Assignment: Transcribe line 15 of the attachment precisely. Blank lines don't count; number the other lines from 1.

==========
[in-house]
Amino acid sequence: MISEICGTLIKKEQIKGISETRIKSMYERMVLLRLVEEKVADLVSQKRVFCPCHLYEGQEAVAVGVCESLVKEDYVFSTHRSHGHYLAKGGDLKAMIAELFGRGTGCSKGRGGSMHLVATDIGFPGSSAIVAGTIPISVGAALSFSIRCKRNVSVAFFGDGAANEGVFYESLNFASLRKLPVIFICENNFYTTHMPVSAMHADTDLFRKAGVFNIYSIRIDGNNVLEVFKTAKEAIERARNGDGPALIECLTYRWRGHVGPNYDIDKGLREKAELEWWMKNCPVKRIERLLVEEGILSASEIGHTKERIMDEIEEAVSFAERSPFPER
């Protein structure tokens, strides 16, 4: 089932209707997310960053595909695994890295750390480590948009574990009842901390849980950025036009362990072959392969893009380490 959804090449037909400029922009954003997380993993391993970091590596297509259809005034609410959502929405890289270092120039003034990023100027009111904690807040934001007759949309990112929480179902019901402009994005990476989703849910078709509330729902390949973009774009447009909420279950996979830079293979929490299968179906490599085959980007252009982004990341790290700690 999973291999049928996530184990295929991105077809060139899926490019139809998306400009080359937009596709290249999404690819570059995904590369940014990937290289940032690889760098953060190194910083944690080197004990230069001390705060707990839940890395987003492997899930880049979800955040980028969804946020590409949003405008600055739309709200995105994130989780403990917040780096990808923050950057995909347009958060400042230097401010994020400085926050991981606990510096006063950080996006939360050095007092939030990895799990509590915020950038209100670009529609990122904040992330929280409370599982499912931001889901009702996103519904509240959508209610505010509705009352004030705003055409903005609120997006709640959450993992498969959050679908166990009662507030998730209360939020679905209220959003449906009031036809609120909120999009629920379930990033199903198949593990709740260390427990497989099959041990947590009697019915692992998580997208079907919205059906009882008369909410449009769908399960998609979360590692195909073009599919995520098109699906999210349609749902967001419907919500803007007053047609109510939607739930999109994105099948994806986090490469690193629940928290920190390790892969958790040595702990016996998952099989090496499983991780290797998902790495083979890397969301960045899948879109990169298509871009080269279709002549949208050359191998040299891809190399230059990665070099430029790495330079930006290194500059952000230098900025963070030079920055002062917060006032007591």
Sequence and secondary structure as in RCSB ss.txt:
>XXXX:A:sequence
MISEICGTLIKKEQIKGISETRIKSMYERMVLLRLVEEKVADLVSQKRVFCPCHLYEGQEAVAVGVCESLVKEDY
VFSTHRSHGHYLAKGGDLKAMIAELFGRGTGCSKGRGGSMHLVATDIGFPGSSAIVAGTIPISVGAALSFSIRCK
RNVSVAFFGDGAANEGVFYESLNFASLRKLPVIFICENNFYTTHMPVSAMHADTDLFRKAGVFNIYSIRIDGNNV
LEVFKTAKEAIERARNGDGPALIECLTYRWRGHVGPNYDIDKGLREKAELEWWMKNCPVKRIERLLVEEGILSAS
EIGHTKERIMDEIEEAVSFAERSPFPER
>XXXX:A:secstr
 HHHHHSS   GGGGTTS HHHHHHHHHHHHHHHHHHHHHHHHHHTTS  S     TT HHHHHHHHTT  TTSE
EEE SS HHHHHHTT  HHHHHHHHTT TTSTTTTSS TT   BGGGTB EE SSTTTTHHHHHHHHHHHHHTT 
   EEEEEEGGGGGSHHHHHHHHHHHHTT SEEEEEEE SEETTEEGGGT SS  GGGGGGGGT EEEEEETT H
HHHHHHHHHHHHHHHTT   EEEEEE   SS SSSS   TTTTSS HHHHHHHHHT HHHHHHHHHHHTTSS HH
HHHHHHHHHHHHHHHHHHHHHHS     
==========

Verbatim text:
HHHHHHHHHHHHHHHTT   EEEEEE   SS SSSS   TTTTSS HHHHHHHHHT HHHHHHHHHHHTTSS HH